Building of Rio de Janeiro’s First Anti-Doping Laboratory Starts
Brazil is getting its first World Anti-Doping Agency (WADA) accredited laboratory in preparation for the 2016 Rio de Janeiro Olympic Games.
The new home of the Doping Control and Technological Development Support Laboratory has started taking shape. Construction of the new building, where 7,000 tests will be carried out during the Rio 2016 Olympic and Paralympic Games, started in February and is expected to finish during early 2014.
The building— a significant advance for Brazil in the field of Doping Control—will be part of a complex of new venues belonging to the New Chemistry Hub of the Federal University of Rio de Janeiro (UFRJ), to which the laboratory is linked, in the Fundão Island Campus. The construction of the new structure is being carried out by UFRJ and funded by the Ministry of Sports that in 2012 transferred about $6.8 million for this purpose.
Once construction ends, a period of new equipment testing and security protocols recommended by WADA will start to ensure its successful accreditation.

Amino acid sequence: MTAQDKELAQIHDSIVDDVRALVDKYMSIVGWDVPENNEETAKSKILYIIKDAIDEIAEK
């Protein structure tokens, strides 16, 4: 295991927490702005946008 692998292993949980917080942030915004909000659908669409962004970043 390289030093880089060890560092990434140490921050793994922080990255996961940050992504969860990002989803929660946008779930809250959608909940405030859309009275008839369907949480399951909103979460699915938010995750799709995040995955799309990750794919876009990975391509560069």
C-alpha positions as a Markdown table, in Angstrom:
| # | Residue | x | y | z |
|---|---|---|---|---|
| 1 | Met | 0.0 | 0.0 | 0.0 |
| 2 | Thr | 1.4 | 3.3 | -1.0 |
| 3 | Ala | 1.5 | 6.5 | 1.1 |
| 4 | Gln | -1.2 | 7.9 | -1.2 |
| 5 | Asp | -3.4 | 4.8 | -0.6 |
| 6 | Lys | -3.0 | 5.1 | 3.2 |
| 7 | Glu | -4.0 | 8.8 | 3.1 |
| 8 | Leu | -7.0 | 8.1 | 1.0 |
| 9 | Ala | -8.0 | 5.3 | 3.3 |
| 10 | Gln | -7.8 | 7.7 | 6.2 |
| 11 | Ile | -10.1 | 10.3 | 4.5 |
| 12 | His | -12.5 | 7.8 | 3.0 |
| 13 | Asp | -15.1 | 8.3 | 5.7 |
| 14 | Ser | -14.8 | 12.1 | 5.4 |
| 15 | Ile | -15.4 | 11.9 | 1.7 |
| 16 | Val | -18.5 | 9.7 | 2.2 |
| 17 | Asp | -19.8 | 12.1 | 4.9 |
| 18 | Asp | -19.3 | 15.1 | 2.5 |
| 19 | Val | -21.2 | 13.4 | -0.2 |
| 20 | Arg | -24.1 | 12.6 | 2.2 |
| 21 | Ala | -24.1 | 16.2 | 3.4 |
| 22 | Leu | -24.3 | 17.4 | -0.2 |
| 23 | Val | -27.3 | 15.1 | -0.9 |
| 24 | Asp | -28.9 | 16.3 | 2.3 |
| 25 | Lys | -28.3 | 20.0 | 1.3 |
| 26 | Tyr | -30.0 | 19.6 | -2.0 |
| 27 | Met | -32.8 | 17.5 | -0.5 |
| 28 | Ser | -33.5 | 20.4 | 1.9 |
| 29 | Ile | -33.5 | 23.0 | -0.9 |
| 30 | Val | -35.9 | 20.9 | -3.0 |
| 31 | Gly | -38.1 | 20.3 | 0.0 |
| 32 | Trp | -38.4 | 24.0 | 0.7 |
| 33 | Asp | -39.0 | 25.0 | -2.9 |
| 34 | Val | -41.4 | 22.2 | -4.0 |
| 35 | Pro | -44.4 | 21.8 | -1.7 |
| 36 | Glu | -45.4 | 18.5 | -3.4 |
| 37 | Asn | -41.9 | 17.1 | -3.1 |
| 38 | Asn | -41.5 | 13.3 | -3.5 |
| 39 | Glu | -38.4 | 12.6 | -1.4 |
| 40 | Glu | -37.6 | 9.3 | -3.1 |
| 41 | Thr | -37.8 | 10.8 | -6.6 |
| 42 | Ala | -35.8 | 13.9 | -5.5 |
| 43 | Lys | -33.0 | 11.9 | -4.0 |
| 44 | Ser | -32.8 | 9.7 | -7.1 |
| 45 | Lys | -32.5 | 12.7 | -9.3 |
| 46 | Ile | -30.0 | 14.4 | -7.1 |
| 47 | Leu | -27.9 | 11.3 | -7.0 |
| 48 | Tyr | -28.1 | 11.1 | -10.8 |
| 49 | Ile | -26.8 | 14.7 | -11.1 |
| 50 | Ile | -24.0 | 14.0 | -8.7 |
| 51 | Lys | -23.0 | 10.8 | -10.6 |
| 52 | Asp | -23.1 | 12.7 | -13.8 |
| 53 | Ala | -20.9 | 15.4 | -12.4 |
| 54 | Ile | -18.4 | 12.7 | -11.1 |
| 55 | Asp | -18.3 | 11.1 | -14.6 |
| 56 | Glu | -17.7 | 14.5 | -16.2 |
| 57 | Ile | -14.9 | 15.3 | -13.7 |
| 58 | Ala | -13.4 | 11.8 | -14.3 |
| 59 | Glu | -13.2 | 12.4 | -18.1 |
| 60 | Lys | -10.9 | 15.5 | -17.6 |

Carlos Arthur Nuzman, the President of the Organising Committee for the Rio 2016 Olympic and Paralympic Games, celebrated the start of construction led by Brazil’s federal government.
“The fight against doping is one of the issues that the Olympic and Paralympic Movements has embraced as a priority and the laboratory’s expansion will be a great Rio 2016 Games contribution to these efforts in Brazil and in South America as a whole,” he said.
The International Olympic Committee (IOC) Coordination Commission for the Rio 2016 Games, who visited the site last month, welcomed the development of the new doping control lab.
IOC Medical Director Dr. Richard Budgett said: “This new laboratory will help us to continue implementing our zero tolerance policy in the fight against doping and to ensure the necessary support and protection of athletes who are competing cleanly in the Olympic Games.”
Brazil’s new lab is one of 33 WADA-accredited laboratories.
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